ranger wrote:I have been putting with a DX Rhyno (about 165-170) the last few years but I’m willing to try something new. I would like to buy 3 or 4 of the same putters and start practicing every day.
JR wrote:Welcome. What is your preferred style and hand and finger size? The larger the hand the taller the putter can be. Rhynos are low glide power hungry discs that force you to putt hard at longer range and since they have a hefty fade they move a lot sideways too at longer ranges. That is why a more gliding (lower power requirement thus less punching=more consistency) putter that fades less for less estimation need for sideways action helps. Also a degree or two of anny in the grip can help too. For a straight disc when there is warmth and it is dry the Ion and Anode can be hard to beat except with a very tall Rattler. Rattlers have some semi tacky ones among them. For a little less glide but great tackiness for adverse weather Vibram Sole i recommend X Link medium material.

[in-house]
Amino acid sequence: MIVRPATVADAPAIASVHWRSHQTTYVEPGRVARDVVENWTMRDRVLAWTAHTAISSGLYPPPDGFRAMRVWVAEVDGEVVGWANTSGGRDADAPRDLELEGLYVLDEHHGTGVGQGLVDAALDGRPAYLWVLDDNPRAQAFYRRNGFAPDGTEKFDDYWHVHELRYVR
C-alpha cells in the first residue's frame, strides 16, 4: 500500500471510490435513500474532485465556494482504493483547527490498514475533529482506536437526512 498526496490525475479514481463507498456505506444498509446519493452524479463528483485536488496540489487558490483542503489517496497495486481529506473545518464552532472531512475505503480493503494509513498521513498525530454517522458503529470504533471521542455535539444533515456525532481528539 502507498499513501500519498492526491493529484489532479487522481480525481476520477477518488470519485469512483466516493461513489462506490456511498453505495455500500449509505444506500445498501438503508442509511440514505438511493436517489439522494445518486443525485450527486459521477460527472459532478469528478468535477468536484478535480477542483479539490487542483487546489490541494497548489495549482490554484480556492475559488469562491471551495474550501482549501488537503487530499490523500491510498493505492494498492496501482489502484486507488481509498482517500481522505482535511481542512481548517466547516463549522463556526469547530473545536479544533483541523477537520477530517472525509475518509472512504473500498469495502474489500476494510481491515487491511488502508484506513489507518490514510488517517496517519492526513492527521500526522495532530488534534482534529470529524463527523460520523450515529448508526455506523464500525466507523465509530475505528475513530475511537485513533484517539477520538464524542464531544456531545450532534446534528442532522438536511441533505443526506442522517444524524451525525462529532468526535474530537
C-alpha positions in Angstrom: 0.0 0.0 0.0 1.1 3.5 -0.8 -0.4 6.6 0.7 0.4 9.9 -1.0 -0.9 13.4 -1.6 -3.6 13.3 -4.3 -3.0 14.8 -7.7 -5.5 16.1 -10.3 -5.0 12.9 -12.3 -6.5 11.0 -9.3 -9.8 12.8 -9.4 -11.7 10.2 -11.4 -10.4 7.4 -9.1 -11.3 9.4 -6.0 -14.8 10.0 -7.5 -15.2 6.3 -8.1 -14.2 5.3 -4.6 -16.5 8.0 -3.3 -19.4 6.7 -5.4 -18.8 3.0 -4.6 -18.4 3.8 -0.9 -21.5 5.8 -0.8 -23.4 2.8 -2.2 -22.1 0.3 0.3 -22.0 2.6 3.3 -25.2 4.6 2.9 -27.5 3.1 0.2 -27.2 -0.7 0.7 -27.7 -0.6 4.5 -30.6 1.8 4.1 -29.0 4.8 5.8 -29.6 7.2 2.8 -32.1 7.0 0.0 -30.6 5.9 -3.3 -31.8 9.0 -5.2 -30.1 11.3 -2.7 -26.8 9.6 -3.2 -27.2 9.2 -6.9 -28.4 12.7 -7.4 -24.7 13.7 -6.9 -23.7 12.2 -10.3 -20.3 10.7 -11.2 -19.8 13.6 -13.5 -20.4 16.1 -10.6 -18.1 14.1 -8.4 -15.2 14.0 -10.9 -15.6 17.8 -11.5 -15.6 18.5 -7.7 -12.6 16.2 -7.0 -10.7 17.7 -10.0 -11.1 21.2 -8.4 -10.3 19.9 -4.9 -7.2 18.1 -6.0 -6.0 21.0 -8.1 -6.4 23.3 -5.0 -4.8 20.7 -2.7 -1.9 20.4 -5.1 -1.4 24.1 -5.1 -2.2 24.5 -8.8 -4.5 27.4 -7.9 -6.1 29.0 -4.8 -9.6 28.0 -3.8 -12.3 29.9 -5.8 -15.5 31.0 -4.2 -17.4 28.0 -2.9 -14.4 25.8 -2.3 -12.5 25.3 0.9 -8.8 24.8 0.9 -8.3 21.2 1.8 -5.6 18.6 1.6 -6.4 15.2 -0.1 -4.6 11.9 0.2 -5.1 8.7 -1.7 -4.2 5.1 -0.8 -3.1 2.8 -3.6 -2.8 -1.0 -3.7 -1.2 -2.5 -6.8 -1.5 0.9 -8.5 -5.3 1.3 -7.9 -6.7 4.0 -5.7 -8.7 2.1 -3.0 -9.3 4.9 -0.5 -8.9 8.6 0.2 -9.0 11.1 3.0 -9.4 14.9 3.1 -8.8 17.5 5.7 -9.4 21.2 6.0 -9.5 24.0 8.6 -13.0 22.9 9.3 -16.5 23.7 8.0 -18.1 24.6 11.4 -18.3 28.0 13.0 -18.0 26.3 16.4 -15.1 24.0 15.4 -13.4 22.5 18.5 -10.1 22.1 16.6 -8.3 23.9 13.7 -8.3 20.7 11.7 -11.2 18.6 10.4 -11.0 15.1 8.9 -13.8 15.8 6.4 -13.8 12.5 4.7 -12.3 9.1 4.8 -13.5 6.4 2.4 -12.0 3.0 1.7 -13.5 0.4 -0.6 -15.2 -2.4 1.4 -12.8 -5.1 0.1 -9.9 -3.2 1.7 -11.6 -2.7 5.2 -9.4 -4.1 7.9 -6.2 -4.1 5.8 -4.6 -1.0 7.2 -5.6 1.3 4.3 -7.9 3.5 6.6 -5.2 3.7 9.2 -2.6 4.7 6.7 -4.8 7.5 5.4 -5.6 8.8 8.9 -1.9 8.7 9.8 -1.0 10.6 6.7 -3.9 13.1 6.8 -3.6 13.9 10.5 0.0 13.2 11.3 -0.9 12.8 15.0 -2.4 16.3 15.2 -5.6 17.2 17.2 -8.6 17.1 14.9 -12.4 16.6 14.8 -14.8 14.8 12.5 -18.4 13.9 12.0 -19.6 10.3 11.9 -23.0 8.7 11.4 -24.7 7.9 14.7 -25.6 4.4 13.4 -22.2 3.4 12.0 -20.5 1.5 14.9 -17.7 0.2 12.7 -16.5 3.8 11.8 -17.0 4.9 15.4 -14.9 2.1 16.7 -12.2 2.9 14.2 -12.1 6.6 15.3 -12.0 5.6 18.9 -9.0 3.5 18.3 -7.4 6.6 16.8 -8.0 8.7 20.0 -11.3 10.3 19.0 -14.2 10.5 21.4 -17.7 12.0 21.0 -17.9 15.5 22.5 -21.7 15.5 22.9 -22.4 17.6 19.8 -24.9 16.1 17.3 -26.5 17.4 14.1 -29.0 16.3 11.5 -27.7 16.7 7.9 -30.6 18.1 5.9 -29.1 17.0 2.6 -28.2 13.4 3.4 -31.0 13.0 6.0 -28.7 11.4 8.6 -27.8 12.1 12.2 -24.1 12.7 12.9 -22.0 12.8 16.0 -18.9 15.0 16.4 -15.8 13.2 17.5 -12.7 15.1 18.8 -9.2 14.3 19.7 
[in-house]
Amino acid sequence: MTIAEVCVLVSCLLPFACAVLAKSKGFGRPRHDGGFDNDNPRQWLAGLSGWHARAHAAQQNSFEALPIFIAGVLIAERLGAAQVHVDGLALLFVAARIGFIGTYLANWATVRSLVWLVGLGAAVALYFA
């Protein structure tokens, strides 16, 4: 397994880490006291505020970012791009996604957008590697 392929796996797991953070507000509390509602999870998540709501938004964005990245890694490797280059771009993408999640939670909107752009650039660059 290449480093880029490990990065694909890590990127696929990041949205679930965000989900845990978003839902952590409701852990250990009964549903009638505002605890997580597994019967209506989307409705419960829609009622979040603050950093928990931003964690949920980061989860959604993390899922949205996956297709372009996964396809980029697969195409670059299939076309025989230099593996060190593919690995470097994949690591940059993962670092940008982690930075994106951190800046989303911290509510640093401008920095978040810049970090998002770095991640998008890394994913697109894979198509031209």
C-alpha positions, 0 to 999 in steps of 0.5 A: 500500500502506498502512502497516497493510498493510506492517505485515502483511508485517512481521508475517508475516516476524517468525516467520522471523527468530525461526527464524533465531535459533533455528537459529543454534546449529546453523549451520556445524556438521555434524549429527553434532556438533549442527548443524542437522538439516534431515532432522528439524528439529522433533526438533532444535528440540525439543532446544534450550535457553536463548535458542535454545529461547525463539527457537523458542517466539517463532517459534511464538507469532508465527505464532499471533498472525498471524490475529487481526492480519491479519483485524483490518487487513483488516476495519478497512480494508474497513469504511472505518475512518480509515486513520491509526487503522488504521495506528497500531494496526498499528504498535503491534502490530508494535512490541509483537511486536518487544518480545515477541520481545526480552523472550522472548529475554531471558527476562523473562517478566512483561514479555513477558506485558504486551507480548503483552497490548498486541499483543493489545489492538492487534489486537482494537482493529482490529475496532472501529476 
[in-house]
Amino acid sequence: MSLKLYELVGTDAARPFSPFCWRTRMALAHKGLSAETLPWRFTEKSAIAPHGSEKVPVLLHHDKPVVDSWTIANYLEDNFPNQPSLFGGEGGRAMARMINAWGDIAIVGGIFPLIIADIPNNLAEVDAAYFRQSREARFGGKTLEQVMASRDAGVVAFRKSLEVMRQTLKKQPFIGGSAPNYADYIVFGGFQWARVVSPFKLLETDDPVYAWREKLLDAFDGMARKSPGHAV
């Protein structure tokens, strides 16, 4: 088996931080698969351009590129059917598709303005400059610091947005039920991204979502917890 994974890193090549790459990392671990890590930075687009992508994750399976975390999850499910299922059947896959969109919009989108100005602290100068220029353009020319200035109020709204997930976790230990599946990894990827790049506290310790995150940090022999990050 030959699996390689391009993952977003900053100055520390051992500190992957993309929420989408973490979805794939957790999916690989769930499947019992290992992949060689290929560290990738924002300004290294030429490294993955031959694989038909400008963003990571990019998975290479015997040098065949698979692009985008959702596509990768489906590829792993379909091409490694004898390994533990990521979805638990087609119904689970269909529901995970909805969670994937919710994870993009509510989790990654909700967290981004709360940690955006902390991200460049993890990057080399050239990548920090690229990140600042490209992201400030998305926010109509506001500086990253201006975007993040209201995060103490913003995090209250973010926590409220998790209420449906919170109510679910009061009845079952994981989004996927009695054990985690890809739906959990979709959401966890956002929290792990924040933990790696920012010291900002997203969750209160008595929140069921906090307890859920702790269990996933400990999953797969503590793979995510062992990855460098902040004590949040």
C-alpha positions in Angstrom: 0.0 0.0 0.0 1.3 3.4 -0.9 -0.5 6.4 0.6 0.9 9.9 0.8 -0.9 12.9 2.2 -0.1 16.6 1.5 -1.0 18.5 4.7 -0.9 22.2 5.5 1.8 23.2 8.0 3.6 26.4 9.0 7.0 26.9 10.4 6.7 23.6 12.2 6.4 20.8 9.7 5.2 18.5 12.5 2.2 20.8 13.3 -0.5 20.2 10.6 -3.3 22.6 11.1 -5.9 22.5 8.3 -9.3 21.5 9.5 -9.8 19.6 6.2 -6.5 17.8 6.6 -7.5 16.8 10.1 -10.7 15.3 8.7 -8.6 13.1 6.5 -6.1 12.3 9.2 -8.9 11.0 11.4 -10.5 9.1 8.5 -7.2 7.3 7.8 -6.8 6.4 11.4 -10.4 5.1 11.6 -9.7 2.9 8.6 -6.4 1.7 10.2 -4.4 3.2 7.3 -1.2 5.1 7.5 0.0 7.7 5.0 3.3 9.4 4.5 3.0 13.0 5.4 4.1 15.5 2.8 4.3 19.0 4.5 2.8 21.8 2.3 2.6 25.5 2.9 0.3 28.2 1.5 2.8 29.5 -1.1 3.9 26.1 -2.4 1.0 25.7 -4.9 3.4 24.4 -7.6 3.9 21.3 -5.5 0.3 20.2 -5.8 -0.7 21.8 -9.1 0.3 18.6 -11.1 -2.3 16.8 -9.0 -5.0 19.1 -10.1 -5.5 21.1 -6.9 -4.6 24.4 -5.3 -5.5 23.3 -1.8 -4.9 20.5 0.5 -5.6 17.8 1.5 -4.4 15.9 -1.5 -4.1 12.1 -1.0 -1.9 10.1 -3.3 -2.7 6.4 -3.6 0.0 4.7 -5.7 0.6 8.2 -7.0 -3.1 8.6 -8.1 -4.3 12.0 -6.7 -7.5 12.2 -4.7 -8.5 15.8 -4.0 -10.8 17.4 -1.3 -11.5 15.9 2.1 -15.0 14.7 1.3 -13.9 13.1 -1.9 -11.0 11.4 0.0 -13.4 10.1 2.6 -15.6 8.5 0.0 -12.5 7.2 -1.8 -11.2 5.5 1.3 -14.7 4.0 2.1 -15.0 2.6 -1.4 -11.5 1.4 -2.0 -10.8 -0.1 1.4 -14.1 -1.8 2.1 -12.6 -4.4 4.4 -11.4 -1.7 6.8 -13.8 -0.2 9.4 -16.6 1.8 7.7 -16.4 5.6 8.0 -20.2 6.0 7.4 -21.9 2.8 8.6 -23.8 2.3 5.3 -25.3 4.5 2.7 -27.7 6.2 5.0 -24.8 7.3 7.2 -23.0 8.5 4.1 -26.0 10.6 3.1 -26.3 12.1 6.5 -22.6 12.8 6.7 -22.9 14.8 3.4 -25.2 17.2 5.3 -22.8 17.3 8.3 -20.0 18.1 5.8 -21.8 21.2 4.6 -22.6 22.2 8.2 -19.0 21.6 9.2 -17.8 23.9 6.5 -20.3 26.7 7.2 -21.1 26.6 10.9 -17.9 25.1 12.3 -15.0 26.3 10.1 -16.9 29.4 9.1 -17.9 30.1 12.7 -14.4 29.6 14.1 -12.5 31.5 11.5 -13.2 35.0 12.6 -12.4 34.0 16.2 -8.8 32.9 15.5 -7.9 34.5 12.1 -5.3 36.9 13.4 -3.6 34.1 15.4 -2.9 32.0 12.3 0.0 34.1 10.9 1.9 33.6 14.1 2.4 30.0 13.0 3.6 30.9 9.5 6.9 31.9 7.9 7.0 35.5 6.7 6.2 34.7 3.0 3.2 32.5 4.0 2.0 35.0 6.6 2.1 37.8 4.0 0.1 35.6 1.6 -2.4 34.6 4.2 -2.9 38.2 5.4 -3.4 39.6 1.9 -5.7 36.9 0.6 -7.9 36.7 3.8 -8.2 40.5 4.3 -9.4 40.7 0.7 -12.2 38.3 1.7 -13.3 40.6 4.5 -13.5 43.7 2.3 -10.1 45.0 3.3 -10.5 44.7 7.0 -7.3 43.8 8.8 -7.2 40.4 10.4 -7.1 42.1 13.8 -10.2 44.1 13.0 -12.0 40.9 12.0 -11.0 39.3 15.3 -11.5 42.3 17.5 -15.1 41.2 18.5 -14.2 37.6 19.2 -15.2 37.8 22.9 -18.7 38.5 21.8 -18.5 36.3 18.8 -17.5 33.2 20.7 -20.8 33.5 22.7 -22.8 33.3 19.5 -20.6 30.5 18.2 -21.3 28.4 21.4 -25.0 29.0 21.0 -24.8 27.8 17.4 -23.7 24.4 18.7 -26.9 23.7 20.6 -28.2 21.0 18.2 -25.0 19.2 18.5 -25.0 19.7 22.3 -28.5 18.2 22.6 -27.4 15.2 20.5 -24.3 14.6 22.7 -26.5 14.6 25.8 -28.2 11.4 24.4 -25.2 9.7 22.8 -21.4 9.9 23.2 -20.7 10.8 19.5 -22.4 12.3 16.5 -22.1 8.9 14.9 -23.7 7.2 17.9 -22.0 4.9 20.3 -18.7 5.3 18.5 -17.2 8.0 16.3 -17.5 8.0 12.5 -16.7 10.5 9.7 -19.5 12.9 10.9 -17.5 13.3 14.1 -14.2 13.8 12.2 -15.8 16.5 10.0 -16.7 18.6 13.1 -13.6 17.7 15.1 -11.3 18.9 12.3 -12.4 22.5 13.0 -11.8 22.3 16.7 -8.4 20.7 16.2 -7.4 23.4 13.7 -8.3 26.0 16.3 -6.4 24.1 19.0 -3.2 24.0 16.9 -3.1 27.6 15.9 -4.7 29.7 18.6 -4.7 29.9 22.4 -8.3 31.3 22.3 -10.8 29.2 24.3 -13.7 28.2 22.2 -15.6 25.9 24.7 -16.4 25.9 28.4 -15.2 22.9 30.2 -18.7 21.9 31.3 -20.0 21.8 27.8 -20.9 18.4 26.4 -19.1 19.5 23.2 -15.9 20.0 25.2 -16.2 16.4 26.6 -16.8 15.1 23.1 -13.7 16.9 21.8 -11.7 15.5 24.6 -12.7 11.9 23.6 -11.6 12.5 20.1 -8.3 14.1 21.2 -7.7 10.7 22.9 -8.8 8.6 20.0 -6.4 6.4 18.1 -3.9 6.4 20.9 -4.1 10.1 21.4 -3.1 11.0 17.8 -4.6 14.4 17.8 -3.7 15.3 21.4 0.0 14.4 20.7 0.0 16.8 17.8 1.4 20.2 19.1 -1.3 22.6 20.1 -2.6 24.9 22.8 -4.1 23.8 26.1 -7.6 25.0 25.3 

Check out this video:
discpunk26 wrote:The biggest thing is to just get comfortable, then build your confidence. Get your footing, every time you step up to your put get your footing set. that is where all your power comes from is a stable base. Start short when you practice, don't start at your problem areas, in order to build your confidence you need to start short hit all those 5-10 footers, then move back to 10-15 footers. Make sure you remember how the good putts feel coming out of your hand. One thing that has really helped me with my putting is a line from a movie, The Patriot. Mel Gibson tells his sons to aim small, so that if you miss you miss small. There is a video that Eric McCabe did on putting, the McCabe minute, and he says he aims for one chain link, same concept.
As far as what putter you should use, that is entirely up to you. The questions you have to ask yourself are, what do I want to disc to do, do I want the disc to be straight, or finish into the basket? Do I want the float and glide, or do I want it to drop fast? The last of these questions should always be how does the disc feel? If the disc doesn't feel right in your hand you are going to doubt what you are about to do.
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